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gnash teeth
Gnat catcher
Gnat flower
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gnat owl
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Gnat strainer
Gnathic index

Gnat definitions

Webster's 1828 Dictionary

GNAT, n. nat. A small insect, or rather a genus of insects, the Culex, whose long cylindric body is composed of eight rings. They have six legs and their mouth is formed by a flexible sheath, inclosing bristles pointed like stings. The sting is a tube containing five or six spicula of exquisite fineness, dentated or edged. The most troublesome of this genus is the musketoe.
1. Any thing proverbially small.
Ye blind guides, who strain at a gnat, and swallow a camel. Matthew 23.

WordNet (r) 3.0 (2005)

1: any of various small biting flies: midges; biting midges; black flies; sand flies
2: (British usage) mosquito

Merriam Webster's

noun Etymology: Middle English, from Old English gnætt; akin to Old English gnagan to gnaw Date: before 12th century any of various small usually biting dipteran flies • gnatty adjective

Oxford Reference Dictionary

n. 1 any small two-winged biting fly of the genus Culex, esp. C. pipiens. 2 an insignificant annoyance. 3 a tiny thing. Etymology: OE gnætt

Webster's 1913 Dictionary

Gnat Gnat, n. [AS. gn[ae]t.] 1. (Zo["o]l.) A blood-sucking dipterous fly, of the genus Culex, undergoing a metamorphosis in water. The females have a proboscis armed with needlelike organs for penetrating the skin of animals. These are wanting in the males. In America they are generally called mosquitoes. See Mosquito. 2. Any fly resembling a Culex in form or habits; esp., in America, a small biting fly of the genus Simulium and allies, as the buffalo gnat, the black fly, etc. Gnat catcher (Zo["o]l.), one of several species of small American singing birds, of the genus Polioptila, allied to the kinglets. Gnat flower, the bee flower. Gnat hawk (Zo["o]l.), the European goatsucker; -- called also gnat owl. Gnat snapper (Zo["o]l.), a bird that catches gnats. Gnat strainer, a person ostentatiously punctilious about trifles. Cf. --Matt. xxiii. 24.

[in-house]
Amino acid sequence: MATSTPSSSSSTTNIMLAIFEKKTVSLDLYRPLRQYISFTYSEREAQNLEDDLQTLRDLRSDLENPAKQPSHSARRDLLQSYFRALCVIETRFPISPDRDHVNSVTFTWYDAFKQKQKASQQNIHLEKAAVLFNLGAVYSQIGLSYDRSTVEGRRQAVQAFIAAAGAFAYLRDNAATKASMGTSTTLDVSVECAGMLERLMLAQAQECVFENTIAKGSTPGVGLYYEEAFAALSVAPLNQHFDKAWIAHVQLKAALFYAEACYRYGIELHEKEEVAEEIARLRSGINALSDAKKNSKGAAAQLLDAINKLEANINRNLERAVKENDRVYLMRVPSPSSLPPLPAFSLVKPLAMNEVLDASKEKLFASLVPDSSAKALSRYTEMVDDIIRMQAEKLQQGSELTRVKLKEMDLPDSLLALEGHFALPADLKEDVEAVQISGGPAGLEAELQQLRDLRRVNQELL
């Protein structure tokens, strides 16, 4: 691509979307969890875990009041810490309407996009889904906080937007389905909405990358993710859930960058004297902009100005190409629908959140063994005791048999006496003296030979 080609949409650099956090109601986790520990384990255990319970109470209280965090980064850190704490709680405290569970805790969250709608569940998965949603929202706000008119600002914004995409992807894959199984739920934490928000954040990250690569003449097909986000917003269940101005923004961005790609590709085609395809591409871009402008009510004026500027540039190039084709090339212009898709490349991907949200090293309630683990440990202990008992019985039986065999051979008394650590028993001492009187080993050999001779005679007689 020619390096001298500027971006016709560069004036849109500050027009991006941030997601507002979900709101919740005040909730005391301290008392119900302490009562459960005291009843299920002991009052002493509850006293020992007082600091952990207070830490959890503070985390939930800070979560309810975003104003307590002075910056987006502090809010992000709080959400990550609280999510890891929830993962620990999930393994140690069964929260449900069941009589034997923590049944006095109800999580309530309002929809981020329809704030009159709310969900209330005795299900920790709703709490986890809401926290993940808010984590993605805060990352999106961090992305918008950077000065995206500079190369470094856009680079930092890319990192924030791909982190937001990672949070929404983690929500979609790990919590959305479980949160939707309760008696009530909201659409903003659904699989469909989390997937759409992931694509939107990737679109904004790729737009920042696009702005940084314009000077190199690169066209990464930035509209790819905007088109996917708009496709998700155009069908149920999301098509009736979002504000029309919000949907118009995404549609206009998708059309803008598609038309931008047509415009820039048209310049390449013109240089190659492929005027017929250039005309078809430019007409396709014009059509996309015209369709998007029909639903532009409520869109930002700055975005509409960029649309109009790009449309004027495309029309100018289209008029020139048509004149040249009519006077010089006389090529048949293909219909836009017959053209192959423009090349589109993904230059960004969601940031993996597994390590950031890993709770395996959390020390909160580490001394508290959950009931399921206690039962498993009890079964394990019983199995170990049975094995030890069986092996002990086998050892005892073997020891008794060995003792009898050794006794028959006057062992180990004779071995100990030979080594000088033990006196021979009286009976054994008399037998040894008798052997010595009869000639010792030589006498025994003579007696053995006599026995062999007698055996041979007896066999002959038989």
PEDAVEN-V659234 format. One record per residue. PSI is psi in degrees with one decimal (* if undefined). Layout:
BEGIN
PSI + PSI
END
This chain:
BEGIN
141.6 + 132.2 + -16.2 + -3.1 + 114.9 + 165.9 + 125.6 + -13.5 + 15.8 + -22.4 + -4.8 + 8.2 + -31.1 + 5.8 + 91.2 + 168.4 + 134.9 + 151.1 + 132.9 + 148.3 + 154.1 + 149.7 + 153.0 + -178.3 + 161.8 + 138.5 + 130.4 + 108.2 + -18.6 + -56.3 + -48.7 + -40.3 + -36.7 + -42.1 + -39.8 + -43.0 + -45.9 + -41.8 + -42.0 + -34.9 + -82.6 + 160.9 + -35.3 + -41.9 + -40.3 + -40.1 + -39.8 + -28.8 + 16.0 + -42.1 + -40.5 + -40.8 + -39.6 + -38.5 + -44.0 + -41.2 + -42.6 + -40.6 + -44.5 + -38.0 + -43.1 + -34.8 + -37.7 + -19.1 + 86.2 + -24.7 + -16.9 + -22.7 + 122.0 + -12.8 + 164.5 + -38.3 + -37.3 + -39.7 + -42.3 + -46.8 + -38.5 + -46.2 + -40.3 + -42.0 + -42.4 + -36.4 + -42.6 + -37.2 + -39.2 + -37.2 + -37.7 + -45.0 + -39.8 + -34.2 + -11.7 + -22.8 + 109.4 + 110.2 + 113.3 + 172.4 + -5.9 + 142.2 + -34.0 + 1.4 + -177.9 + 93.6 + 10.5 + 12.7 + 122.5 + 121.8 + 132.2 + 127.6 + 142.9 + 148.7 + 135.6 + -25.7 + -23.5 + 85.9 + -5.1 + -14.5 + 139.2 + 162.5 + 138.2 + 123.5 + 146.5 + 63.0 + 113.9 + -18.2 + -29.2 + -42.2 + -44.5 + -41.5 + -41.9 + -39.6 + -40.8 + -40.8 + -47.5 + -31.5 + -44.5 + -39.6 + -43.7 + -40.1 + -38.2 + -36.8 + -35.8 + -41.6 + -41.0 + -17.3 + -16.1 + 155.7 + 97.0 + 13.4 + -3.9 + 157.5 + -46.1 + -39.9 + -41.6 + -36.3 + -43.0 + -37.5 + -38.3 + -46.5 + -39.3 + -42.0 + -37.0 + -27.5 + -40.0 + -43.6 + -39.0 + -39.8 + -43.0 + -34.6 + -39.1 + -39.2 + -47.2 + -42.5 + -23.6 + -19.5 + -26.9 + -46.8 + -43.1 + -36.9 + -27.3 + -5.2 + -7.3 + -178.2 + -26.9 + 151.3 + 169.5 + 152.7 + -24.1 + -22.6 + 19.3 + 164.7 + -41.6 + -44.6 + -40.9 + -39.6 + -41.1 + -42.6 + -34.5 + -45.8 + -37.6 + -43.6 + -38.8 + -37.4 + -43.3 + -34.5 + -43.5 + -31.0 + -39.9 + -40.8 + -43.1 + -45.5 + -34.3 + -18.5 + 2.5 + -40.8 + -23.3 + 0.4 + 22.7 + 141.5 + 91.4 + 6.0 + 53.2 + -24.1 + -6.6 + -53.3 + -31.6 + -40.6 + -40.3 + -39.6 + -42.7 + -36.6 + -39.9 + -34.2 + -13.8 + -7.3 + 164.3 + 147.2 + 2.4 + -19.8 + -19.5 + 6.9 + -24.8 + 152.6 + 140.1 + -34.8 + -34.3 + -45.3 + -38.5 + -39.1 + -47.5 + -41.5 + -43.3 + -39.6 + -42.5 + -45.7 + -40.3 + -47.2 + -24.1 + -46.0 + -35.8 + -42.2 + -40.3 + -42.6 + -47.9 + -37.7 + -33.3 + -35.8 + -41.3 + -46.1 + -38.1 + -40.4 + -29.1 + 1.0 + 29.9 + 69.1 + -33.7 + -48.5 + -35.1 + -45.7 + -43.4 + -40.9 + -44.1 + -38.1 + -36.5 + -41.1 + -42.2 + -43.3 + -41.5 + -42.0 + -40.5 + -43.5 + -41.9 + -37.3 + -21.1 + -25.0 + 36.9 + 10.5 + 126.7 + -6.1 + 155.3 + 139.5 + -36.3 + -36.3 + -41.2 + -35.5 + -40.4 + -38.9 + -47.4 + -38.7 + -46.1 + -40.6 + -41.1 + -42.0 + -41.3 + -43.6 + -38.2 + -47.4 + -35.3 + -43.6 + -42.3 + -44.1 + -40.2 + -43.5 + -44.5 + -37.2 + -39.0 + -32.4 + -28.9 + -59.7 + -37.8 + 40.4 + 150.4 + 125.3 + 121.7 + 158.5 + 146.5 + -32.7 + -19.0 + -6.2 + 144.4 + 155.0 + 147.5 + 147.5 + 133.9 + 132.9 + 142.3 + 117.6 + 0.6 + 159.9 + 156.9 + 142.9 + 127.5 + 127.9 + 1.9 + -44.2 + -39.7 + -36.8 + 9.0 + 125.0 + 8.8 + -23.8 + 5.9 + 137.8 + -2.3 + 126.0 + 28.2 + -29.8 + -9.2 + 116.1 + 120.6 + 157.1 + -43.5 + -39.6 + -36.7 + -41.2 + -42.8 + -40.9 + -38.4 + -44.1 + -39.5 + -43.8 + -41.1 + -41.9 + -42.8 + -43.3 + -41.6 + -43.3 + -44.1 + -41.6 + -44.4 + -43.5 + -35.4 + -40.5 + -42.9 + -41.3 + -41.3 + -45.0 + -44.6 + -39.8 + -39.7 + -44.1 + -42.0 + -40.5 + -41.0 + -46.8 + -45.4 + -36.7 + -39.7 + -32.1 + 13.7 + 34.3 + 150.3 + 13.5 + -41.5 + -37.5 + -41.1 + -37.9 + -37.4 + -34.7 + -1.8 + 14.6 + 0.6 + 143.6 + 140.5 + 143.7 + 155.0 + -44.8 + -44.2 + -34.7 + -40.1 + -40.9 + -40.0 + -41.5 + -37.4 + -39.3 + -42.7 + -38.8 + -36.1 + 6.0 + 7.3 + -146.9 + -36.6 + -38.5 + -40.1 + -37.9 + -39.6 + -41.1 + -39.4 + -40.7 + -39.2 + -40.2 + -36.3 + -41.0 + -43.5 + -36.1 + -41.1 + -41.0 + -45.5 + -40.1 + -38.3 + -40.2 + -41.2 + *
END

Collin's Cobuild Dictionary

(gnats) A gnat is a very small flying insect that bites people and usually lives near water. N-COUNT

Easton's Bible Dictionary

only in Matt. 23:24, a small two-winged stinging fly of the genus Culex, which includes mosquitoes. Our Lord alludes here to the gnat in a proverbial expression probably in common use, "who strain out the gnat;" the words in the Authorized Version, "strain at a gnat," being a mere typographical error, which has been corrected in the Revised Version. The custom of filtering wine for this purpose was common among the Jews. It was founded on Lev. 11:23. It is supposed that the "lice," Ex. 8:16 (marg. R.V., "sand-flies"), were a species of gnat.

International Standard Bible Encyclopedia

nat (in English Versions of the Bible, only in Mt 23:24, konops. In Ex 8:16, for English Versions of the Bible "lice," one of the plagues of Egypt, kinnim, kinniym, or kinnam, we find in the Revised Version, margin "sand flies" or "fleas" (Gesenius "gnat"; Mandelkern "culex"). For kemo ken (Isa 51:6), English Versions of the Bible "in like manner," Septuagint hosper tauta, Vulgate (Jerome's Latin Bible, 390-405 A.D.) sicut haec, the Revised Version, margin has "like gnats" since ken, elsewhere "thus," may here be taken to be a singular of the form kinnim, which occurs in Ex 8): In the New Testament passage, the difference between the King James Version and the Revised Version (British and American) should be noted. "Strain at a gnat, and swallow a camel" is changed to "strain out the gnat and swallow the camel," the reference being to the inconsistency of the Jewish religious leaders in taking extraordinary pains in some things, as in the preparation of food, while leaving weightier matters unattended to.

In Isa 51:6, the suggestion of the Revised Version, margin, "They that dwell therein shall die like gnats," seems a decided improvement on the "shall die in like manner" of English Versions of the Bible, especially as ken, "thus" (see supra), is a repetition of kemo, whose meaning is practically the same, "in like manner" being the rendering in English Versions of the Bible of kemo ken.

As to the creatures, kinnim, of the Egyptian plague, there is little choice between "lice" of English Versions of the Bible and the others suggested, except as we may be influenced by the Septuagint rendering, skniphes, which may mean "gnats" or "mosquitoes."


Alfred Ely Day

Soule's Dictionary of English Synonyms

n. Culex.

Moby Thesaurus

crumb, dot, drop, droplet, fleck, flyspeck, grain, iota, jot, microbe, microorganism, midge, minim, minutia, minutiae, mite, mote, particle, pinhead, pinpoint, point, scrap, snip, snippet, speck, tittle, vanishing point


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